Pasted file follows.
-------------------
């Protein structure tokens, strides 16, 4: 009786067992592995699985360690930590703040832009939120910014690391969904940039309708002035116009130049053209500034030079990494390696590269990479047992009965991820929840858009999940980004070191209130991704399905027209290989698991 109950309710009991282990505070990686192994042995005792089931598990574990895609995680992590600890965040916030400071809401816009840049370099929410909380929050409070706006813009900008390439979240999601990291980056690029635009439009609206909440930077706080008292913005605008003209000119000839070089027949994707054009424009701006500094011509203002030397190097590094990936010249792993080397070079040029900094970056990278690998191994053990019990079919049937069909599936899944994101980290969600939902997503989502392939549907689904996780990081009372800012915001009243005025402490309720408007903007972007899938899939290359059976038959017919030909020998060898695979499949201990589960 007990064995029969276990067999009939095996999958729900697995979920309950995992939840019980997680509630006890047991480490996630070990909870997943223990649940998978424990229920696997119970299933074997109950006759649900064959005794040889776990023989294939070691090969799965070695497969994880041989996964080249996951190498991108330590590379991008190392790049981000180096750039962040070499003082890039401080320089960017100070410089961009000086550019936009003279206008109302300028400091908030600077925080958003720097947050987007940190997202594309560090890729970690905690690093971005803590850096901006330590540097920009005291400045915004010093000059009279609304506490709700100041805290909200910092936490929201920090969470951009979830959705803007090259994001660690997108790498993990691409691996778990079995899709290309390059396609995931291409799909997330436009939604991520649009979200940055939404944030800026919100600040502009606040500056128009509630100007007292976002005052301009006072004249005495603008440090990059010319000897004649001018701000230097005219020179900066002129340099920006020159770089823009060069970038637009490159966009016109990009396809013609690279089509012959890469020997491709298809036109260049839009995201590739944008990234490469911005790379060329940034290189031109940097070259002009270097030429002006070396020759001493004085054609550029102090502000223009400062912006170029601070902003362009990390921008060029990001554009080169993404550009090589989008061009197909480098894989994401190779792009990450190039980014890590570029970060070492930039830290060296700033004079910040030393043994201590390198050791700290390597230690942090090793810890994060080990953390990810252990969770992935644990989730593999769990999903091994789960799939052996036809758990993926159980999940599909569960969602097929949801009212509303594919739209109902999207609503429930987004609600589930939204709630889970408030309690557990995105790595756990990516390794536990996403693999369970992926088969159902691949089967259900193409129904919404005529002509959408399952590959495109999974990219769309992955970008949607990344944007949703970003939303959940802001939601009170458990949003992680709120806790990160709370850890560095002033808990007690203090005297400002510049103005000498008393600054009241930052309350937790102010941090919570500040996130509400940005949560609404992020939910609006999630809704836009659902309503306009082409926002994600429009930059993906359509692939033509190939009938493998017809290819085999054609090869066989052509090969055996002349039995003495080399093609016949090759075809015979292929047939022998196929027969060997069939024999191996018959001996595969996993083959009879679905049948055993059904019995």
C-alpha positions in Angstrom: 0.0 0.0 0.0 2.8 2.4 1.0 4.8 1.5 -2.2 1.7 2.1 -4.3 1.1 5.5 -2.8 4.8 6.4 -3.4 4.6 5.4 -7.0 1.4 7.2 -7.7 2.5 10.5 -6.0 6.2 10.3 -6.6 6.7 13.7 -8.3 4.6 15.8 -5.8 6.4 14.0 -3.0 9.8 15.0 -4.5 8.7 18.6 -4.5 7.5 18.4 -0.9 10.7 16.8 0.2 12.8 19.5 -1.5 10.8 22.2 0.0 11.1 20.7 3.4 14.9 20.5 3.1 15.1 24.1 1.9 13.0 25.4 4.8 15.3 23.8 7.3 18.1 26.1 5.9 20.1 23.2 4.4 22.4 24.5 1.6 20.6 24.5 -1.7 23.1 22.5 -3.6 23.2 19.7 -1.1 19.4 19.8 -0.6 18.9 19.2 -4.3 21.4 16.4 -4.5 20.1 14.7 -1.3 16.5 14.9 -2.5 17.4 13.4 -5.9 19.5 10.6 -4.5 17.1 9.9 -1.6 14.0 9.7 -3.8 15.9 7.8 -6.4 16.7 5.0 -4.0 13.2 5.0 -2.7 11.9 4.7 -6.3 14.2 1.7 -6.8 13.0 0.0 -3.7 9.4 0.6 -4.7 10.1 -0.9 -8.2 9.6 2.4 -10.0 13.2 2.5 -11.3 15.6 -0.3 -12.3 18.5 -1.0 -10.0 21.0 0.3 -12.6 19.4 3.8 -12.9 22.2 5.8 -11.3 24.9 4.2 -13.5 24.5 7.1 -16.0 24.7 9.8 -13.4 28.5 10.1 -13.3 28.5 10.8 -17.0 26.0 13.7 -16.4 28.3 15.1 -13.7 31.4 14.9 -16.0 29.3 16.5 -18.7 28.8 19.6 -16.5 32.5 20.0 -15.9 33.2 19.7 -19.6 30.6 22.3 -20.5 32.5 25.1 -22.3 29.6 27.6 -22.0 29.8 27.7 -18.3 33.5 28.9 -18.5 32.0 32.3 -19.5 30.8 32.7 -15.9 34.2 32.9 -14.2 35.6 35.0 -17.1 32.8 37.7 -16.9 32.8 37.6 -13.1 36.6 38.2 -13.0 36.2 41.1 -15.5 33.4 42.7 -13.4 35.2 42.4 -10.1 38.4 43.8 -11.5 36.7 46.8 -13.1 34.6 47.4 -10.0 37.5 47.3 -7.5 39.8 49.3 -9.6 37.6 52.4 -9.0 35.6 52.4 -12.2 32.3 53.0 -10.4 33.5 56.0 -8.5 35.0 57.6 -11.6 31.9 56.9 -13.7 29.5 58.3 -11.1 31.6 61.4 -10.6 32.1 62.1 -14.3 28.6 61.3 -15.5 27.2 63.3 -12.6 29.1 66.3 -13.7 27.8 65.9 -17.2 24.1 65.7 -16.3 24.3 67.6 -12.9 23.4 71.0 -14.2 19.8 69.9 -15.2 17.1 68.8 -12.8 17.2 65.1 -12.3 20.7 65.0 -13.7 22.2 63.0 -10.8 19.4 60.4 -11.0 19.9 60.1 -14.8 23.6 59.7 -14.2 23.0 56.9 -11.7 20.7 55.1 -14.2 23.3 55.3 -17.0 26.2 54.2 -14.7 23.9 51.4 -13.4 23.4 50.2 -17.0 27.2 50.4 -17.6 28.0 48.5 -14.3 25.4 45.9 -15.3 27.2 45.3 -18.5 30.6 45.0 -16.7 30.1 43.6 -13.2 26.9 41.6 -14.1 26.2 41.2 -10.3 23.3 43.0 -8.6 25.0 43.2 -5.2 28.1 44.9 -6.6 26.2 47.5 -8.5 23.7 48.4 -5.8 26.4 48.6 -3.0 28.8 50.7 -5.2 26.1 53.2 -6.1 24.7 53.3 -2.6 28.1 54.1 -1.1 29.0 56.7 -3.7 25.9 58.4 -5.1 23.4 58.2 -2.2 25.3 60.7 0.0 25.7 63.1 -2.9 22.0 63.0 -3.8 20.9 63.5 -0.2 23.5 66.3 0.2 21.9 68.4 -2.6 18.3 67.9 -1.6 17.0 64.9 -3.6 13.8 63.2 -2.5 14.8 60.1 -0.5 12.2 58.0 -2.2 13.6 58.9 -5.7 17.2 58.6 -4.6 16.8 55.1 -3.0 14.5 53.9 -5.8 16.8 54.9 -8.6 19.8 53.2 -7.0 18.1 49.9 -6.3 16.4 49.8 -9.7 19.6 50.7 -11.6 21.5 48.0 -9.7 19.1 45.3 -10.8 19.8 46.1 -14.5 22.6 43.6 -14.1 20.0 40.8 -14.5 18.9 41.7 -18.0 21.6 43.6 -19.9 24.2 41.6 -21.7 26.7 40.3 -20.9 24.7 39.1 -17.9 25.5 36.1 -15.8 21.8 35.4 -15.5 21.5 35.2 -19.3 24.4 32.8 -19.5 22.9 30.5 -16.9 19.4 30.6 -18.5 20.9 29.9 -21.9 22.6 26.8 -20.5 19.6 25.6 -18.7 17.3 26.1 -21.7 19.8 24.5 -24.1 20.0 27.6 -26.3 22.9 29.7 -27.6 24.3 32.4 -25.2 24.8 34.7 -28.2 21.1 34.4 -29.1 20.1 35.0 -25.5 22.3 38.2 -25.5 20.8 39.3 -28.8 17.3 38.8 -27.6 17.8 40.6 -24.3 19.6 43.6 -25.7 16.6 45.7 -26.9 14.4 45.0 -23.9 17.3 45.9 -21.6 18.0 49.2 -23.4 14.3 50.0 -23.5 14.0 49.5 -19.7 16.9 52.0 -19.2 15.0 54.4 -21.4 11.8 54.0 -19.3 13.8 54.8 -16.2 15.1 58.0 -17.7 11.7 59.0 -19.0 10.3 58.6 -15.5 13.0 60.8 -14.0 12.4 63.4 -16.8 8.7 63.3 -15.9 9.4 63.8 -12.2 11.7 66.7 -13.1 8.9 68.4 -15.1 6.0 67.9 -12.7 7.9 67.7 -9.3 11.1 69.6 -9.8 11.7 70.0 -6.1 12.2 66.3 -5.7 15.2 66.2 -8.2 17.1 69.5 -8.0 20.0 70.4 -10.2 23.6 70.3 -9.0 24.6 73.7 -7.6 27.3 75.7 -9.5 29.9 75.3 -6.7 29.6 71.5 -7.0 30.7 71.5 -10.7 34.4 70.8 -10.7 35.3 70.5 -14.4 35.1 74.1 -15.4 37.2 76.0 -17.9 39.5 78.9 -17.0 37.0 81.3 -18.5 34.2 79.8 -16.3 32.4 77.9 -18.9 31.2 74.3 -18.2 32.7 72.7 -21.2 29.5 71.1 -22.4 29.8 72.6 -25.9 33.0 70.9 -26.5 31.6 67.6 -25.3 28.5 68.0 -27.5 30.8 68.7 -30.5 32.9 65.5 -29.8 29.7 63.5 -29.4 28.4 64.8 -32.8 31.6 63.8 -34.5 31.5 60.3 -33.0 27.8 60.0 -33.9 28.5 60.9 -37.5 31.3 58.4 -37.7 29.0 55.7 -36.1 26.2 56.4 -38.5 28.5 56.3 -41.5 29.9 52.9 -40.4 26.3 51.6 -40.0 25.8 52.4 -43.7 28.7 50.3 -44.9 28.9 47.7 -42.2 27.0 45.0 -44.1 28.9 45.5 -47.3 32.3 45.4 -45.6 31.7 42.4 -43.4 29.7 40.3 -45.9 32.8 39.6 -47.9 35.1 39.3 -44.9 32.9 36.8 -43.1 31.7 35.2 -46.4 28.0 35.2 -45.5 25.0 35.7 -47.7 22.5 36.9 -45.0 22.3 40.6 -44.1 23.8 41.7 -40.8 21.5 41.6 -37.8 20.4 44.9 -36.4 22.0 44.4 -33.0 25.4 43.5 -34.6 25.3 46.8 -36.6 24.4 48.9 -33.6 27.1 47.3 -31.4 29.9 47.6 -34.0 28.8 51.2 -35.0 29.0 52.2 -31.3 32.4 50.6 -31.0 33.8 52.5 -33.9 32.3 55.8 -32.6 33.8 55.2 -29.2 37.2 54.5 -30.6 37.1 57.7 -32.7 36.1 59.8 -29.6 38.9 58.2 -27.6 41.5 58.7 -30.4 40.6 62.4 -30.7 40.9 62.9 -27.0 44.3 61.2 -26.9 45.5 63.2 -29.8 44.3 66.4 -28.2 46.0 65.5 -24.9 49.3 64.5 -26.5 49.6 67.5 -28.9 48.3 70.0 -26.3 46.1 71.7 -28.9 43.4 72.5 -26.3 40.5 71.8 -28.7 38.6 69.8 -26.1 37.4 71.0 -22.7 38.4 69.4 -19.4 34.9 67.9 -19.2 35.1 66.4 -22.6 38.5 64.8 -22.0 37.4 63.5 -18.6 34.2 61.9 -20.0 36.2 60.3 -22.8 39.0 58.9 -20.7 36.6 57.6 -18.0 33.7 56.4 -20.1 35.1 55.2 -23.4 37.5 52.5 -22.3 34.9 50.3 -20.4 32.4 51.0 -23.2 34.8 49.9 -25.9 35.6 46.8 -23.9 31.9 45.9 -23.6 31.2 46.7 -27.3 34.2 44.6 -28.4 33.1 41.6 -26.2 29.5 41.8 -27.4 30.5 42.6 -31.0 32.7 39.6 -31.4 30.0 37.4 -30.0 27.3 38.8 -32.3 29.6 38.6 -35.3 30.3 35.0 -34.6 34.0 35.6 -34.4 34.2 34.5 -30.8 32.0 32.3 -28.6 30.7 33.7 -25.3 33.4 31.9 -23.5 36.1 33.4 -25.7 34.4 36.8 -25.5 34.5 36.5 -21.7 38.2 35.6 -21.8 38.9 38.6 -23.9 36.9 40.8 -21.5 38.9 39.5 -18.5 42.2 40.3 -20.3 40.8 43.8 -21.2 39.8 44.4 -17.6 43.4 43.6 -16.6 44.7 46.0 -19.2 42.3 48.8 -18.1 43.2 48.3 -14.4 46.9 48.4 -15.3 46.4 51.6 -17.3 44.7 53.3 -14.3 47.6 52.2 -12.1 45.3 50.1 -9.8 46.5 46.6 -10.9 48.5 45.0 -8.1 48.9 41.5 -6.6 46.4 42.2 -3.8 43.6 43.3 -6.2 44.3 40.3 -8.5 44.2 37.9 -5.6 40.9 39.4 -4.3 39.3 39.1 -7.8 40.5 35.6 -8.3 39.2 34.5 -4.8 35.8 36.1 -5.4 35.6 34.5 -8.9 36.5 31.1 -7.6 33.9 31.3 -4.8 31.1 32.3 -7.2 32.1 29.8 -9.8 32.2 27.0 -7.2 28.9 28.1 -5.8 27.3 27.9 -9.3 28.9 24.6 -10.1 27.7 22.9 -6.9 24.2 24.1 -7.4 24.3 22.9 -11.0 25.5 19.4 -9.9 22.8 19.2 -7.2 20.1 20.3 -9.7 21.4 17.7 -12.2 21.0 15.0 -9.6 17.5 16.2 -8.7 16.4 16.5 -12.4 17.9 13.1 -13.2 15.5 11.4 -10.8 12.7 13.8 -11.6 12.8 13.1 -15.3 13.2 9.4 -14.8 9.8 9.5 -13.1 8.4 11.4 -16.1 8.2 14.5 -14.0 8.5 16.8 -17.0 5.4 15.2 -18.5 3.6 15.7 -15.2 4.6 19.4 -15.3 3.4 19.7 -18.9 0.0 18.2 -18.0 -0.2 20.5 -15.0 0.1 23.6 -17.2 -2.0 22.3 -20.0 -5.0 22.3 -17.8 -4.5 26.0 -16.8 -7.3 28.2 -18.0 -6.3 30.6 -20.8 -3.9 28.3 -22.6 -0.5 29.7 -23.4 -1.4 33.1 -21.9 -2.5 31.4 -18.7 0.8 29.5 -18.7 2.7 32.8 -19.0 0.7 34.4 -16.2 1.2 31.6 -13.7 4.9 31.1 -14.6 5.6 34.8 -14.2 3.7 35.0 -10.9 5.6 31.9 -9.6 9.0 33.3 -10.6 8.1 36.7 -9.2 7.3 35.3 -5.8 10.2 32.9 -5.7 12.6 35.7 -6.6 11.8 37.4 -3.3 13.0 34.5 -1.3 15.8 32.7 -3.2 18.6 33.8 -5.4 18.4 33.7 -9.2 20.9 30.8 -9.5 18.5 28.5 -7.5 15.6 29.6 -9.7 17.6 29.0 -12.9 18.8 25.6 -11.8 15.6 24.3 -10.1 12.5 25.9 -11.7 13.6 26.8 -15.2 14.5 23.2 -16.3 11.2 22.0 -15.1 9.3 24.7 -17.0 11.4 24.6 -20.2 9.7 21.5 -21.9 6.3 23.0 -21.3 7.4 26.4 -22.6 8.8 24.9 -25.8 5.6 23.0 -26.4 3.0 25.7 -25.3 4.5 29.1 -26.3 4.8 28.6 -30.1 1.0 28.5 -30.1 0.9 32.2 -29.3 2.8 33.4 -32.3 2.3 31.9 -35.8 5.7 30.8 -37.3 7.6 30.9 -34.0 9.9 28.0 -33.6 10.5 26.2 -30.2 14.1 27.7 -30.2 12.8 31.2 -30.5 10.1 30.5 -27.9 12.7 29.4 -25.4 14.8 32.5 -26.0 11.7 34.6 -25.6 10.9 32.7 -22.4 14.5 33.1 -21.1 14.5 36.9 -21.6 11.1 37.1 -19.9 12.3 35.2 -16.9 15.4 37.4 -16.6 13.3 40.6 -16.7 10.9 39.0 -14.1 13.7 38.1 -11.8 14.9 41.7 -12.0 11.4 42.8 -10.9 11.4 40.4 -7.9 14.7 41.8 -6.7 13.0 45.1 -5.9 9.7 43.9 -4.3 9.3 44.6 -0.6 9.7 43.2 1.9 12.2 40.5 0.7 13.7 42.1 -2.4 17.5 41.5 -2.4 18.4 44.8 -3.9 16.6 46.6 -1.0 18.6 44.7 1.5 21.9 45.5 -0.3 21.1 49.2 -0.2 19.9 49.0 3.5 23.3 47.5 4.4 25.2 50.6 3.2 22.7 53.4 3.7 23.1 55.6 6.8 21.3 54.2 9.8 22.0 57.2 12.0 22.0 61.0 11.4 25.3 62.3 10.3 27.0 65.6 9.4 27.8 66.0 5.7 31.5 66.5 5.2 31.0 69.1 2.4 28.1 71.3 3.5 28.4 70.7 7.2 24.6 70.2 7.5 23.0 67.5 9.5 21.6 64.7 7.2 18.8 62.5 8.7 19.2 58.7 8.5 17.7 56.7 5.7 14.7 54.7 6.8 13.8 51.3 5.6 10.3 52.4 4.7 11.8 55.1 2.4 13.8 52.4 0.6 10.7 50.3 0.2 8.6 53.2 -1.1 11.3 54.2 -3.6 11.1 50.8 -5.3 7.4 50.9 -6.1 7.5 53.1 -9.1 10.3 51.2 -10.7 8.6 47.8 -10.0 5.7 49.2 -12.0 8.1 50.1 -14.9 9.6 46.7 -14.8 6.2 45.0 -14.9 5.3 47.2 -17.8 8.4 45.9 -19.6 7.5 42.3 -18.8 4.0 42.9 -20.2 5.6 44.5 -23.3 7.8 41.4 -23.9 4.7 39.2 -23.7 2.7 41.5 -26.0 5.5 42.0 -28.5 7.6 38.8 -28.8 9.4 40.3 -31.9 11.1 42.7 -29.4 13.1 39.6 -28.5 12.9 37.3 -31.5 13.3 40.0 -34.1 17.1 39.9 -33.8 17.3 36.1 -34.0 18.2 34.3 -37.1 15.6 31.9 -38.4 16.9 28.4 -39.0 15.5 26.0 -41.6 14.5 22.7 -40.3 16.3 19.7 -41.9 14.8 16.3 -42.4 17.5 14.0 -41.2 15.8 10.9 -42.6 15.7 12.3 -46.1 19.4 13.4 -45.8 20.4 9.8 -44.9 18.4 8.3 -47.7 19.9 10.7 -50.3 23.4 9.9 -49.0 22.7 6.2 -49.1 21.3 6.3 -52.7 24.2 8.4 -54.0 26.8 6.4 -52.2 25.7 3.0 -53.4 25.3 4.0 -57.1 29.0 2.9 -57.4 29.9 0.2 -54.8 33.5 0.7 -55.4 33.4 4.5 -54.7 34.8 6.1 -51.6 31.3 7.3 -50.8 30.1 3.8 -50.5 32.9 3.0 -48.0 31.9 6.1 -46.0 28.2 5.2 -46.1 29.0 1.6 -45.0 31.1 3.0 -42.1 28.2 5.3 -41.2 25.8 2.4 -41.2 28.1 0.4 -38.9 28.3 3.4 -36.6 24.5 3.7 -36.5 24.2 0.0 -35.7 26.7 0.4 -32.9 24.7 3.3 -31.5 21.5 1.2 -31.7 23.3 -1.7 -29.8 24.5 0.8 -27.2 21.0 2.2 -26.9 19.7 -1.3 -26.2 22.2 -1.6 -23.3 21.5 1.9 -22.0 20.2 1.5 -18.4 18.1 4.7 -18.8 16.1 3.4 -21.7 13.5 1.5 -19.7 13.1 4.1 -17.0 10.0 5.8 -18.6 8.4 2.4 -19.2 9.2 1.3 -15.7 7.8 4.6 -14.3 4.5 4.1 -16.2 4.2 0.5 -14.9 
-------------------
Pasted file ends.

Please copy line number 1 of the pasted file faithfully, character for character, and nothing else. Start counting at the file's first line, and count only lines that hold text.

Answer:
């Protein structure tokens, strides 16, 4: 009786067992592995699985360690930590703040832009939120910014690391969904940039309708002035116009130049053209500034030079990494390696590269990479047992009965991820929840858009999940980004070191209130991704399905027209290989698991 109950309710009991282990505070990686192994042995005792089931598990574990895609995680992590600890965040916030400071809401816009840049370099929410909380929050409070706006813009900008390439979240999601990291980056690029635009439009609206909440930077706080008292913005605008003209000119000839070089027949994707054009424009701006500094011509203002030397190097590094990936010249792993080397070079040029900094970056990278690998191994053990019990079919049937069909599936899944994101980290969600939902997503989502392939549907689904996780990081009372800012915001009243005025402490309720408007903007972007899938899939290359059976038959017919030909020998060898695979499949201990589960 007990064995029969276990067999009939095996999958729900697995979920309950995992939840019980997680509630006890047991480490996630070990909870997943223990649940998978424990229920696997119970299933074997109950006759649900064959005794040889776990023989294939070691090969799965070695497969994880041989996964080249996951190498991108330590590379991008190392790049981000180096750039962040070499003082890039401080320089960017100070410089961009000086550019936009003279206008109302300028400091908030600077925080958003720097947050987007940190997202594309560090890729970690905690690093971005803590850096901006330590540097920009005291400045915004010093000059009279609304506490709700100041805290909200910092936490929201920090969470951009979830959705803007090259994001660690997108790498993990691409691996778990079995899709290309390059396609995931291409799909997330436009939604991520649009979200940055939404944030800026919100600040502009606040500056128009509630100007007292976002005052301009006072004249005495603008440090990059010319000897004649001018701000230097005219020179900066002129340099920006020159770089823009060069970038637009490159966009016109990009396809013609690279089509012959890469020997491709298809036109260049839009995201590739944008990234490469911005790379060329940034290189031109940097070259002009270097030429002006070396020759001493004085054609550029102090502000223009400062912006170029601070902003362009990390921008060029990001554009080169993404550009090589989008061009197909480098894989994401190779792009990450190039980014890590570029970060070492930039830290060296700033004079910040030393043994201590390198050791700290390597230690942090090793810890994060080990953390990810252990969770992935644990989730593999769990999903091994789960799939052996036809758990993926159980999940599909569960969602097929949801009212509303594919739209109902999207609503429930987004609600589930939204709630889970408030309690557990995105790595756990990516390794536990996403693999369970992926088969159902691949089967259900193409129904919404005529002509959408399952590959495109999974990219769309992955970008949607990344944007949703970003939303959940802001939601009170458990949003992680709120806790990160709370850890560095002033808990007690203090005297400002510049103005000498008393600054009241930052309350937790102010941090919570500040996130509400940005949560609404992020939910609006999630809704836009659902309503306009082409926002994600429009930059993906359509692939033509190939009938493998017809290819085999054609090869066989052509090969055996002349039995003495080399093609016949090759075809015979292929047939022998196929027969060997069939024999191996018959001996595969996993083959009879679905049948055993059904019995």